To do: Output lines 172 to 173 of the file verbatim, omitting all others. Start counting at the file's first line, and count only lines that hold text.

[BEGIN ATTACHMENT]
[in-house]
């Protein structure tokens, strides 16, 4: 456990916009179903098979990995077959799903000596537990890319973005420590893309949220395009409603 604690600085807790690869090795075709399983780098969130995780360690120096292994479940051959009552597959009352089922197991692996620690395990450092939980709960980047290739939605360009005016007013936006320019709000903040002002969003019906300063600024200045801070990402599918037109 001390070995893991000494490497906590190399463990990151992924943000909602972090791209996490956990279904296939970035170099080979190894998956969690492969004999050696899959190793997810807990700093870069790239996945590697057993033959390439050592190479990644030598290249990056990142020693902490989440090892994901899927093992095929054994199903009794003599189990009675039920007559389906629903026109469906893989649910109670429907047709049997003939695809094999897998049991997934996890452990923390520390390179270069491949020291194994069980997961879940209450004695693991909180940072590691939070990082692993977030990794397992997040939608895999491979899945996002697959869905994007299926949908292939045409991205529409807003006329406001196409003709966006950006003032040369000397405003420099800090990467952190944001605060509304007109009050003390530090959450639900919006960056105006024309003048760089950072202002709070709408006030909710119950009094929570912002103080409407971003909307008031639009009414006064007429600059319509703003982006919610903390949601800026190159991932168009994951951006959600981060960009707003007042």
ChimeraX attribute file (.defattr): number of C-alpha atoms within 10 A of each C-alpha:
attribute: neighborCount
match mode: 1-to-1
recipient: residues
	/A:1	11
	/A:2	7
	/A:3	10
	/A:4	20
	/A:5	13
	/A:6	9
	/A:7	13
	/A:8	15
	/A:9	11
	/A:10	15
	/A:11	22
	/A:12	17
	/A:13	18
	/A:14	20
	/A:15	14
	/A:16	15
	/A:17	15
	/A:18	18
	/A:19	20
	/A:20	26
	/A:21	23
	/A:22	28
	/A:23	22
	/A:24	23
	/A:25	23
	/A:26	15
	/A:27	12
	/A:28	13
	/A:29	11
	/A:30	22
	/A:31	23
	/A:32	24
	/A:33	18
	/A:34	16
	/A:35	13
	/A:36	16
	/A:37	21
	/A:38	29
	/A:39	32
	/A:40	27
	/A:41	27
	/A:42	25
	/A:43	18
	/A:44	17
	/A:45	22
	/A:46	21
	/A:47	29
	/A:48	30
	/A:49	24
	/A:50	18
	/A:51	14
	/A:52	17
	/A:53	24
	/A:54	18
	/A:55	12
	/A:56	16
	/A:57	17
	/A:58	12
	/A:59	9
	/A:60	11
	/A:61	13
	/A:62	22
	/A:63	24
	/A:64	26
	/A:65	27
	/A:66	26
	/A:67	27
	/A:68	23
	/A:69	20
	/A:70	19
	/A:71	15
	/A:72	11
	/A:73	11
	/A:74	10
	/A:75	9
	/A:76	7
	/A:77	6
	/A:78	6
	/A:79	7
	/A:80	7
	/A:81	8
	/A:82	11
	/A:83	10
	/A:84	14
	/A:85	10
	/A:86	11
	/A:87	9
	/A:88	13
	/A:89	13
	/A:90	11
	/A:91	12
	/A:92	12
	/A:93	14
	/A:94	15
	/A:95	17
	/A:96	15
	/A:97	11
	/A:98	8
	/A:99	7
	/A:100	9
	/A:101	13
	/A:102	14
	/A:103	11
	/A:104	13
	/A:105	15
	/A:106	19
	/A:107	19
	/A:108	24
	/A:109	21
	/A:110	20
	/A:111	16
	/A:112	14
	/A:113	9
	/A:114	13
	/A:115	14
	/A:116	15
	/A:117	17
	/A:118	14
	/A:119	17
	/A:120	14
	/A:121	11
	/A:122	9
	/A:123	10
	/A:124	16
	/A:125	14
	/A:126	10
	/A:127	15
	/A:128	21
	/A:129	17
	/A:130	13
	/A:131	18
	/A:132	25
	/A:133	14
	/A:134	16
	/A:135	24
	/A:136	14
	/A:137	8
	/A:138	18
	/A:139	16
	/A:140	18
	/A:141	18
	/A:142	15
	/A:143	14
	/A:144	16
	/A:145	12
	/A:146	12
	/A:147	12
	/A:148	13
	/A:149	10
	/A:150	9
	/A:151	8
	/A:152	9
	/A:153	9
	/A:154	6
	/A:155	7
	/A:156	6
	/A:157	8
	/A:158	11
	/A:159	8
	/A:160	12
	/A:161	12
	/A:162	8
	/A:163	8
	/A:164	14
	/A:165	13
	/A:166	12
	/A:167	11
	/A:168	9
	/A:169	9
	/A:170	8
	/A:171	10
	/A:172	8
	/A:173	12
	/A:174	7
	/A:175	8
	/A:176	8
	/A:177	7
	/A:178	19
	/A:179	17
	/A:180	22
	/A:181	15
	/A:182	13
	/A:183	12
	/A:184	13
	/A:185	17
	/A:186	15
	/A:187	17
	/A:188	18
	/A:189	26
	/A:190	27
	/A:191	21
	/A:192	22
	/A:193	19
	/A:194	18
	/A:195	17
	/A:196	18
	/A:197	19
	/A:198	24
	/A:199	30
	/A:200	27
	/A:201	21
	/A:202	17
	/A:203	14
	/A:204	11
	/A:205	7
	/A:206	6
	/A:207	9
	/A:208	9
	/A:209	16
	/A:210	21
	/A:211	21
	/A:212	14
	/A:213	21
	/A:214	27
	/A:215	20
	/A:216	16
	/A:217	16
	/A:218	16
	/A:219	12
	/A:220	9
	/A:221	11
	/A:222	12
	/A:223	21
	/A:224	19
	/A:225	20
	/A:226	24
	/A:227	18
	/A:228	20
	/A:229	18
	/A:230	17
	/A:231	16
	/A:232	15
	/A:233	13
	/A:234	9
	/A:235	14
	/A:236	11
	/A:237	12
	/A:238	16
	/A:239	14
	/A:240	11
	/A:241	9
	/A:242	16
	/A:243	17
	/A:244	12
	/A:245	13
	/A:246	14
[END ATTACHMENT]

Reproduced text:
	/A:166	12
	/A:167	11